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Does the thought process in our mind for solving a problem or bringing out a solution to a problem depend on culture or language?

If so, how can these skills be represented and addressed?

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    $\begingroup$ Welcome to CogSci. I've tried to clarify and narrow the question down a bit, but let me know if I inadvertently changed the question's intent. $\endgroup$ – Christian Hummeluhr May 18 '15 at 10:54
  • $\begingroup$ thanks bro :D now it makes much sense, sorry for my grammar $\endgroup$ – vedavyas90 May 27 '15 at 5:04
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A bit of a broad question as a full answer will really depend on the specifics of the problem being addressed.

In short though, yes, cultural factors, and probably to some extent linguistic factors as well, do impact on problem solving processes.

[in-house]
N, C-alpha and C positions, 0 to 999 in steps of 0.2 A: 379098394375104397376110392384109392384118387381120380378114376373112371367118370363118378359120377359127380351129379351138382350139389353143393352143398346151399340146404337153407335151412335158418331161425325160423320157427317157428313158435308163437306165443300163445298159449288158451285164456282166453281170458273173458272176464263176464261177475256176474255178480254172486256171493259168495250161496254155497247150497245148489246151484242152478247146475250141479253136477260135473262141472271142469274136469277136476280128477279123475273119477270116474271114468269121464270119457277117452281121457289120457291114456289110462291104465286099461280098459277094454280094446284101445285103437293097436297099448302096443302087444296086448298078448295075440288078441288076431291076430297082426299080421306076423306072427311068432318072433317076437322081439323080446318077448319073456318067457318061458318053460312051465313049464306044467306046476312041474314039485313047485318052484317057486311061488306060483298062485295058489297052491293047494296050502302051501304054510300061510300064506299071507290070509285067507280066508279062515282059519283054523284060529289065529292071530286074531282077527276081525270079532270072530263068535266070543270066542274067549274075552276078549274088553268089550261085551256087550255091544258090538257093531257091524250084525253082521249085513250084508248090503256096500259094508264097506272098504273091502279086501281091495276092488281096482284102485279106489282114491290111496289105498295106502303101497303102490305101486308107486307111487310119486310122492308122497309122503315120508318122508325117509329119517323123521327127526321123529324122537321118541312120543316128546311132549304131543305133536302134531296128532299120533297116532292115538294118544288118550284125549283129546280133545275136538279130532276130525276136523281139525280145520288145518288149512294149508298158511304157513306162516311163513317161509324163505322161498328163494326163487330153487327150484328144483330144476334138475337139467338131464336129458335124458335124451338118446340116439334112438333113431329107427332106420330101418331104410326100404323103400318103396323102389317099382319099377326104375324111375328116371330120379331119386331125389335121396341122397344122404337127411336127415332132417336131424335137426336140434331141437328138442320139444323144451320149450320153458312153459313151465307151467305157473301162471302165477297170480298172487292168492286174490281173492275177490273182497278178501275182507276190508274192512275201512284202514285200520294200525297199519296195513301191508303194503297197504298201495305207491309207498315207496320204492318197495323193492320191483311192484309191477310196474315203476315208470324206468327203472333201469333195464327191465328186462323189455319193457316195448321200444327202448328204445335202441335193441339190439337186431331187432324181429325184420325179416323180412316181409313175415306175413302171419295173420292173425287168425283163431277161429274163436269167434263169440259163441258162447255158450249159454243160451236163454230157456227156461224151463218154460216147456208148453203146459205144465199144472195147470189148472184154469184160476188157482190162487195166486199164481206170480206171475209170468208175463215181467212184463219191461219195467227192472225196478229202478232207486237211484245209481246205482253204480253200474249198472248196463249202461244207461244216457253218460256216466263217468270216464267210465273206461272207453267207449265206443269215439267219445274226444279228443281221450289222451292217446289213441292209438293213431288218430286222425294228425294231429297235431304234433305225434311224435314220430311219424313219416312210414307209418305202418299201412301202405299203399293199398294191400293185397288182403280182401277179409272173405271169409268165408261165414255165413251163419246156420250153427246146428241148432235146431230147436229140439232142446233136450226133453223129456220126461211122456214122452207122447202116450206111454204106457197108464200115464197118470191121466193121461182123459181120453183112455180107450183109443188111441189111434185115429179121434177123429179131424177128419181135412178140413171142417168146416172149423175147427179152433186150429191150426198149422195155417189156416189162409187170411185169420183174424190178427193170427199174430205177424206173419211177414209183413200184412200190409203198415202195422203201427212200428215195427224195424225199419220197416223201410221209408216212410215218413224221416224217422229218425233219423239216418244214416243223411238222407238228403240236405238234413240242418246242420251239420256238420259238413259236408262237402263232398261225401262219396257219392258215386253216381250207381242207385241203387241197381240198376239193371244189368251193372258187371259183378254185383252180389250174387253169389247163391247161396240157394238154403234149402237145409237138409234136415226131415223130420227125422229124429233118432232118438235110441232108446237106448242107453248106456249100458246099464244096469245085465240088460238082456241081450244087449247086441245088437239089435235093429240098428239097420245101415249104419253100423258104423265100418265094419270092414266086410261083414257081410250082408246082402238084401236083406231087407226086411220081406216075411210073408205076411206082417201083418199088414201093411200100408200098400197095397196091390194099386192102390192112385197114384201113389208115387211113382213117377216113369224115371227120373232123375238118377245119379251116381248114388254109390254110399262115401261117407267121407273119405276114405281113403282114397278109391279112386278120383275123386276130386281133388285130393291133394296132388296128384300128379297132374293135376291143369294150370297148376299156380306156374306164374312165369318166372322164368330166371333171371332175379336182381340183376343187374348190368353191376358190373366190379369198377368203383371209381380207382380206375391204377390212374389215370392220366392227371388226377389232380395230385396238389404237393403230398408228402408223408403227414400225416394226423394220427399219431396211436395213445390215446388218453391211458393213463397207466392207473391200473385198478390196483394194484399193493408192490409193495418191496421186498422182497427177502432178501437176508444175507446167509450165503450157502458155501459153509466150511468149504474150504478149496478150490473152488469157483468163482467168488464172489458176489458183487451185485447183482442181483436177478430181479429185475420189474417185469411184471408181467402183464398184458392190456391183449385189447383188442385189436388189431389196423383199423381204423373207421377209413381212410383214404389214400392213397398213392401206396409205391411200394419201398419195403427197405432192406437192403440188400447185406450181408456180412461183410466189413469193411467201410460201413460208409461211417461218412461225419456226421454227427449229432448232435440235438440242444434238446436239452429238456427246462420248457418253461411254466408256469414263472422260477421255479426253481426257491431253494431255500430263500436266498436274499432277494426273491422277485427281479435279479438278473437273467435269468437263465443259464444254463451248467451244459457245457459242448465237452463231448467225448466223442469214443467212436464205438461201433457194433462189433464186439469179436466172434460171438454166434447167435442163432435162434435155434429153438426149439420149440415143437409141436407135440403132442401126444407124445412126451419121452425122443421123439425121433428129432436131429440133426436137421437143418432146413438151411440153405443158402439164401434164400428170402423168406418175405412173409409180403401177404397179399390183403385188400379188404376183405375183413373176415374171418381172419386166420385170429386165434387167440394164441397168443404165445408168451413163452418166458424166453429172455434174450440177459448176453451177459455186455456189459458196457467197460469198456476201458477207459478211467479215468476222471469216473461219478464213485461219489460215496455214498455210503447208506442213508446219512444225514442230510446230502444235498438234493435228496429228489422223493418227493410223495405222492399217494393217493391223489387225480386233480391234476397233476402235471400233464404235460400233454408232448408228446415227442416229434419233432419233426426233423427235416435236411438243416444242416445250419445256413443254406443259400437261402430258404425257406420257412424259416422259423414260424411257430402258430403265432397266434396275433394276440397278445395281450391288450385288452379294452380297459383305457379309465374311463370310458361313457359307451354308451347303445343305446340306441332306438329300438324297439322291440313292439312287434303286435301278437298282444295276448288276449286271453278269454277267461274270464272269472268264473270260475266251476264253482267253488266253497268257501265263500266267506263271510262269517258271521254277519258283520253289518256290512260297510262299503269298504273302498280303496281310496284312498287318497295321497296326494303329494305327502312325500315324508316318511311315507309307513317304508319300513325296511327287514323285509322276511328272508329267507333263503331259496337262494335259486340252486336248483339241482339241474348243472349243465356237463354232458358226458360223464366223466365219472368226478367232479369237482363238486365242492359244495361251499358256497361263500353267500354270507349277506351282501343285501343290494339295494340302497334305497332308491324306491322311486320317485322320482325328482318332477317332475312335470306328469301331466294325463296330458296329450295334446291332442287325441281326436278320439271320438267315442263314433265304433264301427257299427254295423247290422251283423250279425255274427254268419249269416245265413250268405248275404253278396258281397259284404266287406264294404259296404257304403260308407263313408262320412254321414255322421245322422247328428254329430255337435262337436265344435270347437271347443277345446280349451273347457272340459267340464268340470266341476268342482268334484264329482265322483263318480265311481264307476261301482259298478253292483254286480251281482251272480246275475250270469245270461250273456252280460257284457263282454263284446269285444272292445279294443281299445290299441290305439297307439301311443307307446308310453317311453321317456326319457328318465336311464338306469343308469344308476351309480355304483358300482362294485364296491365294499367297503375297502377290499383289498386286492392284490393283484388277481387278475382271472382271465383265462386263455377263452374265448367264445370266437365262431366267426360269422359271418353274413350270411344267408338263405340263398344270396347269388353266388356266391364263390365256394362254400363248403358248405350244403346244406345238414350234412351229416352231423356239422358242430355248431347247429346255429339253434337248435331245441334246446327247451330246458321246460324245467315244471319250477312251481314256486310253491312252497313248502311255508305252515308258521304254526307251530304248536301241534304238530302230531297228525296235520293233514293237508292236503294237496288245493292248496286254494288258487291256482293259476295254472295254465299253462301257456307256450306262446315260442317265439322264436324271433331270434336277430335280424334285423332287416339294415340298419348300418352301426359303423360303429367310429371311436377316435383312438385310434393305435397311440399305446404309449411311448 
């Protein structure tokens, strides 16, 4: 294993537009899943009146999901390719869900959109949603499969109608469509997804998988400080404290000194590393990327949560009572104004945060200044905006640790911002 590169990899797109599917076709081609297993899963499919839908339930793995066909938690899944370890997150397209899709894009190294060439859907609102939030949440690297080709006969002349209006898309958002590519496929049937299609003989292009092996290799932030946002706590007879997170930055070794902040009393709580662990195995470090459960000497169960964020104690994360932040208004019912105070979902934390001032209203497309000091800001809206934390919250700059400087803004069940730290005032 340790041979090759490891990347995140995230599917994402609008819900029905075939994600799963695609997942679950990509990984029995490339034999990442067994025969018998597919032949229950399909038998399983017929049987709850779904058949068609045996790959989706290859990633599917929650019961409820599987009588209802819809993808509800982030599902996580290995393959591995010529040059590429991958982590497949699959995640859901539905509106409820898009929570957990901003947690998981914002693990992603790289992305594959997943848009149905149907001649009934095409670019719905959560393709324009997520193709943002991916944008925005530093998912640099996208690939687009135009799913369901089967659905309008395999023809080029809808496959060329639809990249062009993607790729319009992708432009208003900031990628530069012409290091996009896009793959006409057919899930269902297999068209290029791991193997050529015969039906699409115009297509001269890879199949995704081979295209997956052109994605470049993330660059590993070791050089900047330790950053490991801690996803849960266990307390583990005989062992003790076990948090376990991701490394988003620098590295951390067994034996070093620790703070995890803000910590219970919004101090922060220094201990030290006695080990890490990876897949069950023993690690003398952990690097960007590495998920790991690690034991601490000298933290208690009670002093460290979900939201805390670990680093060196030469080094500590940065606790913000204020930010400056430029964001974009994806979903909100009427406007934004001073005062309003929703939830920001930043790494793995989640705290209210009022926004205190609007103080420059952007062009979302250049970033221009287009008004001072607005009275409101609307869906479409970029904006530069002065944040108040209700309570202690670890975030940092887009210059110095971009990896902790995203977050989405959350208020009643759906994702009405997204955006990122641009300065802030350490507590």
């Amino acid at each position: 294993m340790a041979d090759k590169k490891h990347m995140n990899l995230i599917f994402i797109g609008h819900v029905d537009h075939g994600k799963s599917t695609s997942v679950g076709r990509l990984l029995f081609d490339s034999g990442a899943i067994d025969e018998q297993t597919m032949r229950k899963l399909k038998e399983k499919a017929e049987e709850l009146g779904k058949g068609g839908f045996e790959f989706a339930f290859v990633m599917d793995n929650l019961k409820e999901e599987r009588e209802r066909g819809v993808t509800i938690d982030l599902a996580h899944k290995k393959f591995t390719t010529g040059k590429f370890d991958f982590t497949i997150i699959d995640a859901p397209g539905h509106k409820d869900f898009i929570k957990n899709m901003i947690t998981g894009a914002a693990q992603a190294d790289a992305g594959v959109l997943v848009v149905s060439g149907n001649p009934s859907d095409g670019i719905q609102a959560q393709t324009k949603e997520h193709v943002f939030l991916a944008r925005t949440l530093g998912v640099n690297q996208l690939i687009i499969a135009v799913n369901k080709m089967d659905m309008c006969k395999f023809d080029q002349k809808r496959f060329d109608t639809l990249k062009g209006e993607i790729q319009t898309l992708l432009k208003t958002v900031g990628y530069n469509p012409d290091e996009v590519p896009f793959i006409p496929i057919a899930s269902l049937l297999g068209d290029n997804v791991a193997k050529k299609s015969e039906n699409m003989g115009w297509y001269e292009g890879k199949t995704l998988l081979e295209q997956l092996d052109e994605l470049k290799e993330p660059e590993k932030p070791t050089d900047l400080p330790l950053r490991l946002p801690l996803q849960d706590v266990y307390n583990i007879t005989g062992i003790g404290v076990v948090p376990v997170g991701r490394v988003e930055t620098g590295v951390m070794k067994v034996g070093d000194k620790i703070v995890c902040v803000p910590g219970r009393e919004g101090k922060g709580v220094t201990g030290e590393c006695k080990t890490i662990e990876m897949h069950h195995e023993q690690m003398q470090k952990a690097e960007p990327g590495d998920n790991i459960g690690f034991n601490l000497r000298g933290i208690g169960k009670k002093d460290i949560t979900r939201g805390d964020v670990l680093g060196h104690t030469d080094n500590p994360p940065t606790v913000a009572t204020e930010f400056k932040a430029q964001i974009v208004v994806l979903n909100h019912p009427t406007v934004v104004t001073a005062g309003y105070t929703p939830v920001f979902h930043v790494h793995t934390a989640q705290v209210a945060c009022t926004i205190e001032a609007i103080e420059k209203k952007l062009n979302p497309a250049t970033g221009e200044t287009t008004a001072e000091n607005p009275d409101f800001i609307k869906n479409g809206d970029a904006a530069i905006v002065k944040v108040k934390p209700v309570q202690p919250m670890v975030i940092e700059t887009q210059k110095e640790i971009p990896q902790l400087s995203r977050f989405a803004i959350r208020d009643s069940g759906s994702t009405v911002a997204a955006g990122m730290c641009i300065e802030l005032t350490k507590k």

One of the main cross-cultural factors that can alter problem solving is the whole individualism/collectivism distinctions between broader cultural systems and they promote the use of analytic vs holistic perceptual styles. The answer in this post perhaps answers the question in a slightly more applied manner. Another thing to consider can be how certain cultural norms can promote logical vs intuitive reasoning processes as well (see Buchtel & Norenzayan, 2005).

As for language, the general consensus is that it is not the language in and of itself that shapes cognition, but rather the cultural norms or ways of being associated with any given language as a means of cultural communication (See Earle, 1969 for an example).

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